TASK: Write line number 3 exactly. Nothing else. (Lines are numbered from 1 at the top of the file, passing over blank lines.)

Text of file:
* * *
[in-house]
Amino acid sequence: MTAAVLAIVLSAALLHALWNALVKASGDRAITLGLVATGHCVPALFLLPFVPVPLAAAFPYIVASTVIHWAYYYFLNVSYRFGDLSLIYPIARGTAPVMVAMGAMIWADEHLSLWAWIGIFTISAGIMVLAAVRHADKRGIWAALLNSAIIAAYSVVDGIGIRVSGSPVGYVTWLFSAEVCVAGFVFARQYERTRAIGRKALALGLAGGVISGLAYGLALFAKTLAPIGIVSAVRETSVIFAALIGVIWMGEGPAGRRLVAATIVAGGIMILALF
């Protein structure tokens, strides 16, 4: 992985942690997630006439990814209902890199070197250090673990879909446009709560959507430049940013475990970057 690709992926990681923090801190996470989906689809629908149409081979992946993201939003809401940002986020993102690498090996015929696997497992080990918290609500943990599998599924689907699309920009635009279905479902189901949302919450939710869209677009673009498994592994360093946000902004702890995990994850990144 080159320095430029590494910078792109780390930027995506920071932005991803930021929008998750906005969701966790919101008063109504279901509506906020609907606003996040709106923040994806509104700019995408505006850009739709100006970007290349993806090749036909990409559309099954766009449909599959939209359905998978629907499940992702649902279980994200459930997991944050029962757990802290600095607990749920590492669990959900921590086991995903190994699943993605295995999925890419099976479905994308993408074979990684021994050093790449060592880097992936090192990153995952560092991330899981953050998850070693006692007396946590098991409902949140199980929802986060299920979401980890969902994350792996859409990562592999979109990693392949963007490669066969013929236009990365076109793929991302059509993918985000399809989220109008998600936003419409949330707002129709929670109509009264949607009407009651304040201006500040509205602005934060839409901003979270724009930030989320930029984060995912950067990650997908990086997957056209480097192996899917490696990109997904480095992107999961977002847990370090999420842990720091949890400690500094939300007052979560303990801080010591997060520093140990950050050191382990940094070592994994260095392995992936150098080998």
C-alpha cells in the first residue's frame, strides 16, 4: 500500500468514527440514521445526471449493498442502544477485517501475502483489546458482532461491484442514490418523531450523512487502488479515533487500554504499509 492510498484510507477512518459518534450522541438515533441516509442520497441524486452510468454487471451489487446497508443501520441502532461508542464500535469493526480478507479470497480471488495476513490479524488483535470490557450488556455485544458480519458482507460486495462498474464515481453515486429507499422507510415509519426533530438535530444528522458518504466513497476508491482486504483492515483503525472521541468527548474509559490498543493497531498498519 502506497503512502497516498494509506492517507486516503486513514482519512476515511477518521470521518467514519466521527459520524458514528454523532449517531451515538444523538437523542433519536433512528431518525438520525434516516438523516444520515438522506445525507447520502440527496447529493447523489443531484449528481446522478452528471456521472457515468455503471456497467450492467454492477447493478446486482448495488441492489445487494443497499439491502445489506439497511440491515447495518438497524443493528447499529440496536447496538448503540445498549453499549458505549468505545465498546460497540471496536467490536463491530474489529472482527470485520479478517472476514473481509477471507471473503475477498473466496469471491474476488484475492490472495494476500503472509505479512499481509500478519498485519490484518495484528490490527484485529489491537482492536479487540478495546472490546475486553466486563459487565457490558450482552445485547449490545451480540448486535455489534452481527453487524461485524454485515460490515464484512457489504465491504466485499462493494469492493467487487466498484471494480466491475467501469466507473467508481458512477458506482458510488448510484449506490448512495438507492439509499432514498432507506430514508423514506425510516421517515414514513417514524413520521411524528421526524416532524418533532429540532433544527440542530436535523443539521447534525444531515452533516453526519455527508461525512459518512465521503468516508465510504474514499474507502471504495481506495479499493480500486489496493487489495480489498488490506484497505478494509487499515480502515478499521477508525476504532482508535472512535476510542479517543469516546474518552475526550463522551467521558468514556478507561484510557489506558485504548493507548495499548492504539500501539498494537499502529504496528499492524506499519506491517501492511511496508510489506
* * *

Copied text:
């Protein structure tokens, strides 16, 4: 992985942690997630006439990814209902890199070197250090673990879909446009709560959507430049940013475990970057 690709992926990681923090801190996470989906689809629908149409081979992946993201939003809401940002986020993102690498090996015929696997497992080990918290609500943990599998599924689907699309920009635009279905479902189901949302919450939710869209677009673009498994592994360093946000902004702890995990994850990144 080159320095430029590494910078792109780390930027995506920071932005991803930021929008998750906005969701966790919101008063109504279901509506906020609907606003996040709106923040994806509104700019995408505006850009739709100006970007290349993806090749036909990409559309099954766009449909599959939209359905998978629907499940992702649902279980994200459930997991944050029962757990802290600095607990749920590492669990959900921590086991995903190994699943993605295995999925890419099976479905994308993408074979990684021994050093790449060592880097992936090192990153995952560092991330899981953050998850070693006692007396946590098991409902949140199980929802986060299920979401980890969902994350792996859409990562592999979109990693392949963007490669066969013929236009990365076109793929991302059509993918985000399809989220109008998600936003419409949330707002129709929670109509009264949607009407009651304040201006500040509205602005934060839409901003979270724009930030989320930029984060995912950067990650997908990086997957056209480097192996899917490696990109997904480095992107999961977002847990370090999420842990720091949890400690500094939300007052979560303990801080010591997060520093140990950050050191382990940094070592994994260095392995992936150098080998």